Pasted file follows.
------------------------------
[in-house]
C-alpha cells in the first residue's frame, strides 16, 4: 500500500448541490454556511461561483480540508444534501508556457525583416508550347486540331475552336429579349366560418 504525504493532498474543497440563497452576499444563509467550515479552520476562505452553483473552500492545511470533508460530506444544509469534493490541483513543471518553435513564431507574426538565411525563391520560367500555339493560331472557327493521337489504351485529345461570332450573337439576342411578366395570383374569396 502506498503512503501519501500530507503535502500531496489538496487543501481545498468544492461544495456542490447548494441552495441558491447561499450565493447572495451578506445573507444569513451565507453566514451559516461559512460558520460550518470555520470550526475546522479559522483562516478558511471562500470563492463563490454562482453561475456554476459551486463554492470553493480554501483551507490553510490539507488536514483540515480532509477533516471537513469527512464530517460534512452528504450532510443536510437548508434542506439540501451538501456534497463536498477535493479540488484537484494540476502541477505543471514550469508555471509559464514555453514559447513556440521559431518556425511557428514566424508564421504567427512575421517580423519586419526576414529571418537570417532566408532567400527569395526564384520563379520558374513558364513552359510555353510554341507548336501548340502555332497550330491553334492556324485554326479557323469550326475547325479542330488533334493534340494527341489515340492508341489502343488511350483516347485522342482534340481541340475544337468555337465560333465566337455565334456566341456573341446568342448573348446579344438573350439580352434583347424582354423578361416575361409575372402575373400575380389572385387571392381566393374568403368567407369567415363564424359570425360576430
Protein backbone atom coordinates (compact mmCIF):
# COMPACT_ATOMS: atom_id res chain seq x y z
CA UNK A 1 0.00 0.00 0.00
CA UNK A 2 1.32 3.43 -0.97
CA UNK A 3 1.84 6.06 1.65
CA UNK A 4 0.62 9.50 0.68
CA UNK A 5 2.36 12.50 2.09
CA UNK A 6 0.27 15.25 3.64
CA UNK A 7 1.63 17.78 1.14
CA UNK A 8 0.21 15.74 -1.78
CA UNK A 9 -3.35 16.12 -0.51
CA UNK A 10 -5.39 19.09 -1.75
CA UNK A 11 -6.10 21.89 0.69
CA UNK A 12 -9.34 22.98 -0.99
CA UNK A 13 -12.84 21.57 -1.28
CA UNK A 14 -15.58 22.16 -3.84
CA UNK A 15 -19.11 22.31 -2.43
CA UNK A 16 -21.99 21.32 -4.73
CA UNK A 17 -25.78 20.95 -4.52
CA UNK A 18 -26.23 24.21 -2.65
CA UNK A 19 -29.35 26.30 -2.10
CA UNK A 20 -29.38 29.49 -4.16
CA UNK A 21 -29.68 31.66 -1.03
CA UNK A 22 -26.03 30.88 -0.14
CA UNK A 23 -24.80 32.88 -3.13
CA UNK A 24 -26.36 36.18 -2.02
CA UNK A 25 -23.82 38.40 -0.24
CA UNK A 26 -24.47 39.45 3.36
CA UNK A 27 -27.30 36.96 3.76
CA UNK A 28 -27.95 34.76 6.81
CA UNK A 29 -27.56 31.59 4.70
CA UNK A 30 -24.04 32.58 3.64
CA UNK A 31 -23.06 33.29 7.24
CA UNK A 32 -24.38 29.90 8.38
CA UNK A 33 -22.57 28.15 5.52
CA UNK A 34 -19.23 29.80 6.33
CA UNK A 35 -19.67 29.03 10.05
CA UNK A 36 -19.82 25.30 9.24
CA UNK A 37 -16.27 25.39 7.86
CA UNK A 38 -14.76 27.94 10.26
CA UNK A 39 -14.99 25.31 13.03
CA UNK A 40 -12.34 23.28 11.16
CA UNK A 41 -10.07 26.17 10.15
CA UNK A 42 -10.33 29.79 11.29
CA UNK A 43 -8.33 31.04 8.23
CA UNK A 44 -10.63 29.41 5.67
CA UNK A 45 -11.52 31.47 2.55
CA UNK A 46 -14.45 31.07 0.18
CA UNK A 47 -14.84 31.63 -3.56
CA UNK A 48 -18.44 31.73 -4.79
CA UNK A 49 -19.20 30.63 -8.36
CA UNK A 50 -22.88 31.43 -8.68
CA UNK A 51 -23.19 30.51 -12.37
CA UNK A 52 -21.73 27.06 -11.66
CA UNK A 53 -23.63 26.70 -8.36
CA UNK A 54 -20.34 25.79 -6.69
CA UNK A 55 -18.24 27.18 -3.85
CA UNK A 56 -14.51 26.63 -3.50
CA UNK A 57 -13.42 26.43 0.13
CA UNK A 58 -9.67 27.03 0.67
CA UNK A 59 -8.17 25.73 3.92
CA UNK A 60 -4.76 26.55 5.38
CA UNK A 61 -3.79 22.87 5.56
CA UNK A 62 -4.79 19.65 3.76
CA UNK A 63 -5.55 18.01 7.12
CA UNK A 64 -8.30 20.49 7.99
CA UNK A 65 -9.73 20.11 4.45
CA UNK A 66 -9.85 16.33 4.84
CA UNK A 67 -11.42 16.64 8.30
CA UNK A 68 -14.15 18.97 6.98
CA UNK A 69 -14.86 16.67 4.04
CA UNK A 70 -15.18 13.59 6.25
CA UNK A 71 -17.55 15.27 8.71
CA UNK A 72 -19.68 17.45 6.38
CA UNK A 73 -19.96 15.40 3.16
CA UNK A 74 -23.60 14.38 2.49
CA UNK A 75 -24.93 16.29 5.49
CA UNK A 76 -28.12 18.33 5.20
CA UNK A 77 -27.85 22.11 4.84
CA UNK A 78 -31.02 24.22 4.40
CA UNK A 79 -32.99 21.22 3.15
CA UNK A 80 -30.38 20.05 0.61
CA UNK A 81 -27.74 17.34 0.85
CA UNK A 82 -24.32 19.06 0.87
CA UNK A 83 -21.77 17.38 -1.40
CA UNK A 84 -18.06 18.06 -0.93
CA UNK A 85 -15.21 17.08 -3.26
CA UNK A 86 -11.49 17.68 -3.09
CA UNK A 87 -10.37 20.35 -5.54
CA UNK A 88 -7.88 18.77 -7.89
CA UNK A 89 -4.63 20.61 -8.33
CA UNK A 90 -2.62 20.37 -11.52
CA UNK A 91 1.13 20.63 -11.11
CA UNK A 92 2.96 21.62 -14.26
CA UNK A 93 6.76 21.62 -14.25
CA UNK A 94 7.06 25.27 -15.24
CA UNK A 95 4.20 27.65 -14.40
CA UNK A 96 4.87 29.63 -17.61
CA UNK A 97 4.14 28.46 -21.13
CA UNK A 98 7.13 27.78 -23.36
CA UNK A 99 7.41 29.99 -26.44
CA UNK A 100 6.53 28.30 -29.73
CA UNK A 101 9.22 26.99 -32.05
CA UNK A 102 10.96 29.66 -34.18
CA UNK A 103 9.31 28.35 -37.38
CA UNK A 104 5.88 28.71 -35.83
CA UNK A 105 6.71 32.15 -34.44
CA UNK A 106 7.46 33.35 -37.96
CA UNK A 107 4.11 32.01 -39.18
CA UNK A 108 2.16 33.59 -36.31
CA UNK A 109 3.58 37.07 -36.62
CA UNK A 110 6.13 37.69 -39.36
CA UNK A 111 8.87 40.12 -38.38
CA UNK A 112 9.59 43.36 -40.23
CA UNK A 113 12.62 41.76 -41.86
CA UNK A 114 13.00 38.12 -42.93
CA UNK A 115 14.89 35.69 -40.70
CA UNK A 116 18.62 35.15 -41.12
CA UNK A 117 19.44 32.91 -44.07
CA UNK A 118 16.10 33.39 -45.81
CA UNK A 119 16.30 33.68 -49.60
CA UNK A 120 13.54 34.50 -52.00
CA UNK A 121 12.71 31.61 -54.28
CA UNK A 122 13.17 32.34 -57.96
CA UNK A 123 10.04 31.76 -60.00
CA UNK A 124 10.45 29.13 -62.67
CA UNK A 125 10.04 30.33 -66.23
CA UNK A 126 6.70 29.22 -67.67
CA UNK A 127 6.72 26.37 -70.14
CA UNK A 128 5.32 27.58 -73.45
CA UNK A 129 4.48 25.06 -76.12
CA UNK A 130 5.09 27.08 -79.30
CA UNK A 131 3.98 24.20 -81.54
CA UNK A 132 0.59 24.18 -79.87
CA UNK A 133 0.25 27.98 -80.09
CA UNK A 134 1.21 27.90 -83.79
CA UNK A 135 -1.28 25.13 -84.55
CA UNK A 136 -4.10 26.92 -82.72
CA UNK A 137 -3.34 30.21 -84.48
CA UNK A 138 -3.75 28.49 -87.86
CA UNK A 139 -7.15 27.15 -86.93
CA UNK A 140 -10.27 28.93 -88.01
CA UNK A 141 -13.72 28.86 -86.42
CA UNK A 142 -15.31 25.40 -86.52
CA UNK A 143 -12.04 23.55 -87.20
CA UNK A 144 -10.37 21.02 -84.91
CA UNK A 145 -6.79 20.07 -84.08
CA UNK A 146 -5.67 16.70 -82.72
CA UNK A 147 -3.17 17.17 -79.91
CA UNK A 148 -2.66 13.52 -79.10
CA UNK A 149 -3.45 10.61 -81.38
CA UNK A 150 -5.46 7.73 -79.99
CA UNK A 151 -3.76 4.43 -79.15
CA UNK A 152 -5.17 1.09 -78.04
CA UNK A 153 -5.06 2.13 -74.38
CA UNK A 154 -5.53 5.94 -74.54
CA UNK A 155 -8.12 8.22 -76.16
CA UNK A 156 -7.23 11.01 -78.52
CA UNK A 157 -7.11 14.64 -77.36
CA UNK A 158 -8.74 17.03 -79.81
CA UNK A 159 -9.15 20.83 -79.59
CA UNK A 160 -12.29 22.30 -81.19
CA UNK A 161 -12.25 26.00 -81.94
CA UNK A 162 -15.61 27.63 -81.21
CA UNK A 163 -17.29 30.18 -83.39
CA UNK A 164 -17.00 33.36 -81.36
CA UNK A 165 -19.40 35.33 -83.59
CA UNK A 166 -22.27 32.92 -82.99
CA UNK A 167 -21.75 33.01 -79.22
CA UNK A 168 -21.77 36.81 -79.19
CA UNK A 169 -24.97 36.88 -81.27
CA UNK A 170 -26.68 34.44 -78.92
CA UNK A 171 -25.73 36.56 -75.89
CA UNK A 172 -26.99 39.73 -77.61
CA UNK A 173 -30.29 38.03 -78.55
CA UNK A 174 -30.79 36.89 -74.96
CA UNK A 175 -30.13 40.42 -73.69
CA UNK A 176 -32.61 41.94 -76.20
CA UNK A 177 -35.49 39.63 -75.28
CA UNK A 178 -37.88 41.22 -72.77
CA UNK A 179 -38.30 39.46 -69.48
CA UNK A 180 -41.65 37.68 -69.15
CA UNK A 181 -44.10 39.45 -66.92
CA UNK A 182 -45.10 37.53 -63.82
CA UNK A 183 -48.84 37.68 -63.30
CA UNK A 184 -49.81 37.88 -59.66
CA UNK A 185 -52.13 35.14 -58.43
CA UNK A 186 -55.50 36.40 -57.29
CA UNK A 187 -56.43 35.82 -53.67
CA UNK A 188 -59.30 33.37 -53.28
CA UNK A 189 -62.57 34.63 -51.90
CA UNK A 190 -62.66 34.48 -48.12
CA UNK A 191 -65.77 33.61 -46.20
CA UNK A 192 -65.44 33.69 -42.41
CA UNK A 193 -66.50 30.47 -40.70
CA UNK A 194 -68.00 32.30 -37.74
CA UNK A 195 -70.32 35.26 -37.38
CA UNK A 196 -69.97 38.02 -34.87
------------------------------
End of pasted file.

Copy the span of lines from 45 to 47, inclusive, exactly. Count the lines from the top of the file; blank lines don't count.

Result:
CA UNK A 41 -10.07 26.17 10.15
CA UNK A 42 -10.33 29.79 11.29
CA UNK A 43 -8.33 31.04 8.23